This page includes, in addition to news about historians, news about political scientists, economists, law professors, and others who write about history. For a comprehensive list of historians' obituaries, go here.
SOURCE: Press Release (5-22-08)
Honey and his book, Going Down Jericho Road: The Memphis Strike, Martin Luther King's Last Campaign, will be recognized at a ceremony May 27 at 6:30 p.m. at the Newseum in Washington, D.C. Given by the Robert F. Kennedy Memorial, the award honors books which faithfully and forcefully reflect the late Robert F. Kennedy's concern for the oppressed and their struggle for justice.
Kennedy and King fought similar battles in the 1960s against poverty, racism and social injustice, Honey said.
"Robert F. Kennedy urged King to bring the poor to Washington, inspiring his Poor People's Campaign," Honey said."Memphis was part of that effort, and it became his last campaign."
Released in 2007, Going Down Jericho Road is the first in-depth story of the 1968 Memphis sanitation workers' strike, a pivotal moment in the late 20th-century human-rights movement. The book tells the story of the strike, which started after two sanitation workers died in their truck due to outdated equipment and the indifference of their white supervisors. Their deaths touched off one of the most significant labor strikes in the history of the nation, one that before its end would rock the plantation mentality of Memphis' government to its core and, on April 4, 1968, see the tragic death of Dr. Martin Luther King Jr.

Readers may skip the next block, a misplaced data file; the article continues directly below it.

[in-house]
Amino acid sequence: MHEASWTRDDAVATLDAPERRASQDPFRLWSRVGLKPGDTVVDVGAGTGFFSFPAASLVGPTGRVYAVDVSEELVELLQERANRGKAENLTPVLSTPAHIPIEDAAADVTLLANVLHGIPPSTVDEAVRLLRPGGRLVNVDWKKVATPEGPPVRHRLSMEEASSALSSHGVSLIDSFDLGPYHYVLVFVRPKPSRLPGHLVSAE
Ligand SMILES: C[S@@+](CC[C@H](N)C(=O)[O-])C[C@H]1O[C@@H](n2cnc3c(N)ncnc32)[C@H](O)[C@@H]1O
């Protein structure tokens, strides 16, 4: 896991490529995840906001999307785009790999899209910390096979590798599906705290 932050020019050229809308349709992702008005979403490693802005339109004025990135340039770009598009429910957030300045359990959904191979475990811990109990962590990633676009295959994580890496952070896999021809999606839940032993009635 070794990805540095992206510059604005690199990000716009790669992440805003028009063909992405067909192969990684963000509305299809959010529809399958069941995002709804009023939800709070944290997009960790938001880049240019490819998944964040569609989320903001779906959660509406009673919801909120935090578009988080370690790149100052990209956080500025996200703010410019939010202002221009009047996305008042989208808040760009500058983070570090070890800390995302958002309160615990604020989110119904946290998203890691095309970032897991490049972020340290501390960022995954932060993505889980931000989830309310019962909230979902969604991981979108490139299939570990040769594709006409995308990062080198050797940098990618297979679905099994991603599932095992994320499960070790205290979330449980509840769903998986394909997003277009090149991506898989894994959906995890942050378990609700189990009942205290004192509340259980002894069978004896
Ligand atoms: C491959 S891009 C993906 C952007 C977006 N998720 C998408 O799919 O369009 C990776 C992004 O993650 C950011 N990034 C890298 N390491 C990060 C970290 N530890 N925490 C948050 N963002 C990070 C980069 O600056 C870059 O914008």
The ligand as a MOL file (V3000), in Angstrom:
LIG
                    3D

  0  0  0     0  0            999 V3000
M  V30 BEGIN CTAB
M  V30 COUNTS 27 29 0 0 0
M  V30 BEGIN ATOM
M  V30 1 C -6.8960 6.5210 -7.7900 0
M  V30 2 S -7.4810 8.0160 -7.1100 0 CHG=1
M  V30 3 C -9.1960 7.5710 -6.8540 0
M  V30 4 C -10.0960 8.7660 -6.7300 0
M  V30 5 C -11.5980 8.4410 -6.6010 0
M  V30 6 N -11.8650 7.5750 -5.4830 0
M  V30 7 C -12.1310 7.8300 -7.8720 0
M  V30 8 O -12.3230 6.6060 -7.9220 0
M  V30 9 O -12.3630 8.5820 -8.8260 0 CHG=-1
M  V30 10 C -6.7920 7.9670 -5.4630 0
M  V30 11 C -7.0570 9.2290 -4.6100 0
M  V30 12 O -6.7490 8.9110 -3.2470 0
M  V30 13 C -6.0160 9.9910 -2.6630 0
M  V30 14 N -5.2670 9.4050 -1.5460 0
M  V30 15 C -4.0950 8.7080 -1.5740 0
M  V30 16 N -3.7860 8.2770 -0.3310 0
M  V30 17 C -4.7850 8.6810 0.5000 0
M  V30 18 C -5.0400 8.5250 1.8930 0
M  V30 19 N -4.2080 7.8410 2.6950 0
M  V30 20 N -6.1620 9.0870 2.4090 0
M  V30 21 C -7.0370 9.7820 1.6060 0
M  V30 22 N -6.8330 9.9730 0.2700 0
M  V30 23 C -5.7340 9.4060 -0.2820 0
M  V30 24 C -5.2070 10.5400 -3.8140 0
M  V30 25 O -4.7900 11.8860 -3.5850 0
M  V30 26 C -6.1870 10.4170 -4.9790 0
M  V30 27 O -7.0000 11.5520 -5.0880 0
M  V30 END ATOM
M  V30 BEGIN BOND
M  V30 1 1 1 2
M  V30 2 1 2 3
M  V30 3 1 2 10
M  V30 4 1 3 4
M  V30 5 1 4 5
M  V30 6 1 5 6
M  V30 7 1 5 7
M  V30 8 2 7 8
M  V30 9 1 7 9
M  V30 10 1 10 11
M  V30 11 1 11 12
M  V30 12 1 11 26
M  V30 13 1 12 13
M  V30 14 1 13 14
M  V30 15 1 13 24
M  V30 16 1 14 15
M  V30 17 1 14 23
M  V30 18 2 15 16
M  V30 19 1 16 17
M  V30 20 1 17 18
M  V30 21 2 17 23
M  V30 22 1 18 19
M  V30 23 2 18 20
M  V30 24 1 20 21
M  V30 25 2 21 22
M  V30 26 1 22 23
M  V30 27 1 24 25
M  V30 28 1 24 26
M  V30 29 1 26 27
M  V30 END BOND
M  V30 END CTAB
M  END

Ethel Kennedy, Robert F. Kennedy's widow, will present Honey with the award. Previous winners of the Robert F. Kennedy Book Award include former Vice President Al Gore, U.S. Rep. John Lewis (D-GA), Taylor Branch, Toni Morrison and Jonathan Kozol.
Going Down Jericho Road also received the Liberty Legacy Award from the Organization of American Historians, and was nominated for a Pulitzer Prize. Honey, who has published three award-winning books connecting labor and civil rights history, teaches labor and ethnic studies and American history and holds the Fred T. and Dorothy G. Haley Endowed Professorship of the Humanities. He has taught at UW Tacoma since the campus opened in 1990.
For more information about Going Down Jericho Road, please visit
* The Making of Jericho Road, an interview with Michael Honey in http://solidarity-us.org/atc/current
SOURCE: National Review Online (5-23-08)
National Review Online’s Mark Hemingway sat down with Perlstein to discuss the historical terrain covered by Nixonland, as well as the import of conservative history for scholars of a variety of political dispositions.
NRO: You wrote a book about Barry Goldwater, and now you’ve written Nixonland, which deals with conservative history in 1960s, the factors that that led to Nixon’s success, the southern realignment, etc. It’s my general sense that liberal or popular historians don’t seem to be very interested in conservative history and ideology. Why are you?